. Before we had arrived quite at the summit of hill, I desired the driver to stop, that I unight take a look at the vale which we were leaving. The prospect had a thousand charms of sublimity and beauty, which it is impossible for the most inventive imagination to improve ; wood and water, villages, orchards, and louely log huts, all combined to awaken pleasure. I then looked on the other side, which was mostly woody, and at the bottom of a gentle declivity of two or three miles flows the Shenandoah, beyond which is the rich and extensive vale that reaches from the banks of the Potomac to the states of Tenessee and North Carolina, that skirts the uorthern mountains, or the first of the series which compose the Alliganies. The road was in good repair as we descended the mountain ; and on the banks of the river, at four o'clock, we changed our horses and driver, being then sixteen miles distant from Winchester. We crossed the river by a ferryboat, and proceeded slowly aloag roads winding through the woods, and along the rocky beds of winter streams, now nearly dry. But the moon shone brightly, and at eleven o'clock our sixteen miles were accomplished, and we arrived safely at Winchester, where the Conference was then assembled. On Friday the 9th, Mr. Emory introduced me to the Couference assembled in the Freemasons' Hall, Bishop George in the Chair. The subject to be considered this morning had excited a deep and lively interest in the minds of the Preachers, and many of the People. For several years unany of the Preachers in the General Conference had wished to take the appointment of the Presiding Elders out of the hands of the Bishops, and transfer the right to the Annual Conferences. This having been the subject of mauy previous debates, had now become a general question; and as the parties on both sides were numerous and respectable, most of the annual Conferences were divided in their sentiaments; and on choosing the delegates to the General Conference, which is the legislative hudy, great exertions were employed to procure the election of men who favoured the opipious and wishes of this party. At the receding General Conserence, in May 820, the subject was, debated, and the two following Resolutions were carried :“That whenever, in any Annual Conference, there shall be a vacancy, or vacancies, in the office of presiding Elder, in consequence of his period, of service of four years having expired, or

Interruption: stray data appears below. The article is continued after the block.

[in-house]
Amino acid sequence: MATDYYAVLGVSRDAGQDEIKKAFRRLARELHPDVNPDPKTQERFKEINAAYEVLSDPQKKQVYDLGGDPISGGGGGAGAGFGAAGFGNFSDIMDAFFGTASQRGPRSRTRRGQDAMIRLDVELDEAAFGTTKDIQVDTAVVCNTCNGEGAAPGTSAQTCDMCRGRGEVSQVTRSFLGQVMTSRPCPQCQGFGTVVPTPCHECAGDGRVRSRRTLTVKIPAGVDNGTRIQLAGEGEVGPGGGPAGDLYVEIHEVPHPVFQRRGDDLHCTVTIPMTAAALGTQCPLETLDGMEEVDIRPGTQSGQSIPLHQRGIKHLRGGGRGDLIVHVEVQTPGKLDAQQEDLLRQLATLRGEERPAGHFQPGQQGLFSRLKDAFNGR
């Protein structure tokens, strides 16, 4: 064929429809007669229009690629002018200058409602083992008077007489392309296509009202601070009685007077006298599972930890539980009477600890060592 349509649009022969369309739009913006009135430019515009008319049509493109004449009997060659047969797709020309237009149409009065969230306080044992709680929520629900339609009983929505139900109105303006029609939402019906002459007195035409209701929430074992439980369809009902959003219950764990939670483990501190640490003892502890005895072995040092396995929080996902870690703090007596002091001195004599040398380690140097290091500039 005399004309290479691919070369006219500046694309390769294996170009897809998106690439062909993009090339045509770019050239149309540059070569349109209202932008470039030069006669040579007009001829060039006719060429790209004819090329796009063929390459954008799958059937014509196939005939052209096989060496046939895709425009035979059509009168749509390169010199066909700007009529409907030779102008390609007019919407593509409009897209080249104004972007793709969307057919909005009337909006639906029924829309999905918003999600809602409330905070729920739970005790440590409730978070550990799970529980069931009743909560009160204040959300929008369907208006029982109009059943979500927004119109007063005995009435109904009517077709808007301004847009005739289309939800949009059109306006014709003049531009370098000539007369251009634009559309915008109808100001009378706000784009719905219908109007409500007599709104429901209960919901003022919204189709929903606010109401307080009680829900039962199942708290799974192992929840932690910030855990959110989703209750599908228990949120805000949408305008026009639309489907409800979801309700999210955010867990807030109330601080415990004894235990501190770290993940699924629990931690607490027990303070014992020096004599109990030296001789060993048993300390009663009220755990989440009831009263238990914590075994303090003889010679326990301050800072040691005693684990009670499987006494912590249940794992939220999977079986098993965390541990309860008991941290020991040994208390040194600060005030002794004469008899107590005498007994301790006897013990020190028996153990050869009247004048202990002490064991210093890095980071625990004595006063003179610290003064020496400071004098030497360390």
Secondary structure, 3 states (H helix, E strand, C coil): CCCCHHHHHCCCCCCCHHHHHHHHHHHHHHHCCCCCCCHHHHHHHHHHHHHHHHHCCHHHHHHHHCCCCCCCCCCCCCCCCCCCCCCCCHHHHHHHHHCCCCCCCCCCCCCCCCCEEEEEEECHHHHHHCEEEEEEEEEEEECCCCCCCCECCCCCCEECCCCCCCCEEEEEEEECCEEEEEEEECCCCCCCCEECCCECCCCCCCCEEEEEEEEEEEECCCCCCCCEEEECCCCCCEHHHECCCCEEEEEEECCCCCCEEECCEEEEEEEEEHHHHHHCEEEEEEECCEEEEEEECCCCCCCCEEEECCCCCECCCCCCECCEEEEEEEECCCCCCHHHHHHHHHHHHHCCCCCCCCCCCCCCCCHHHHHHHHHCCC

the Bishop wishing to remove any presiding Elder, or by death, resiguation, or otherwise, the Bishop, or President of the Couference, having ascertained the number wanted from any of these causes, shall nominate three times-the number, out of which the Conference shall elect by, ballot, without debate, the number wanted: Provided, when there is more than one wanted, not more than, three at a time shall be nominated, nor. more than one at a time elected : provided also, that, in case of anyovacancy, or vacancies, in the office of Presiding: Elder in the interval of any Annual Conference, the Bishop shall have authority to fill the said vacancy, or vacancies, until the ensuiug Annual Conference. “That the Presiding Elders be, and hereby are made the advisory council of the Bishops, or Presidents of the Conference, instationing the Preachers.” Shortly afterwards, Brother Suule, who had been elected to the ..I. office a few days before, presented a formal declaration to the Bishops, expressing his determination, “if ordaiued, not to carry those Resolutions into effect, because he believed them to be unconstitutional.” This was followed by a formal protest against the Resolutions by the senior Bishop, avowa ing the same determination on his part, and for the same reason. After a spirited debate, it was agreed to suspend the Resolutions till the approaching General Conference. In consequence, the intervening time had been employed by each party in endeavours to increase the number of adherents to its own sentiments. This morning had been appointed to debate this subject. Soon after my entrance, Mr. Soule read over a paper, giving at length his reasons injustification of his conduct, and complaining of a pamphlet recently published by Messrs. Emory, Waugh, and others. Mr. Emory followed in reply, and commented upon the pamphlet, Mr. S. Roszell and others took a distinguished part in the debate, which was conducted with great order, and considerable talent, highly creditable to the speakers, and the character of the Conserence. The point of debate was, “Can a Bishop legally resuse to act upon a resolution of the General Couserence, because he thinks it to be unconstitutional?” Much having been said on both sides, and frequent reference made to the laws by which the Congress is governed, and the power of the President defined and limited, the subject was dropped, without any resolution being proposed for the adoption of the mecting. However, when the delegates were subsequently chosen, the result was seen in ther election of mone but those who were advocates of the old-plan, and these gave the casting votes in the General Conference, when the business came for decision before that Assembly. In the eveninglheard a warm-hearted, zealous mano preachin, our chapel; and his exhortation was the most awakening of any to which I had ever listened. The place was crowded beyond endurance, although there were other Preachers occupying other churches at the same time; all of which, I understood, were equally well filled. - On Saturday, the 10th, at the request of the Bishop, I opened the Conference, by reading a chapter, singing, and prayer. The day was chiefly spent in examination of the characters of those Local Preachers who were candidates for ordination to the office of Deacons, an affair which could not furnish many points for debate. Sunday, the 11th, all the six churches were open to our Preachers, and the whole of them overflowing. In the foremoon I preached inthe episcopal church, with much freedom to my own mind. The windows were open, and many heard who could not gain admittance. After service. I went to our own chapel, and was present at the ordination of eight Preachers, who were admitted to Deacon's orders. The Bishop was very lively in his exhortation, and the peo§: were fervent in their prayers for a lessing upon the ordained, and the prosperity of the work at large. In the evening a spirit of prayer was poured out upon the Preachers and people; and the former discovered a servency, and some of them a fluency, such as I have seldom known. Many sinners were awakened ou this day, and a gemeral interest appeared to pervade not ouly the town, but the country around. On Monday I was requested by the Conference to preach in the evening at six o'clock. The place was much crowded, and the presence of the Lord was with us...After sermon, I observed persons in distress coming forwards to the communion rails; and, reverently falling upon their knees, requested the Preachers to pray for them. The Lord was present to heal the broken in heart; and it was said, that on this, the former, aud the following night, more than fifty souls were clearly justified, and that some others received the blessing of ect love. On Tuesday, at five o'clock, the business of Conference concluded. Immediately after prayer, the Bishop took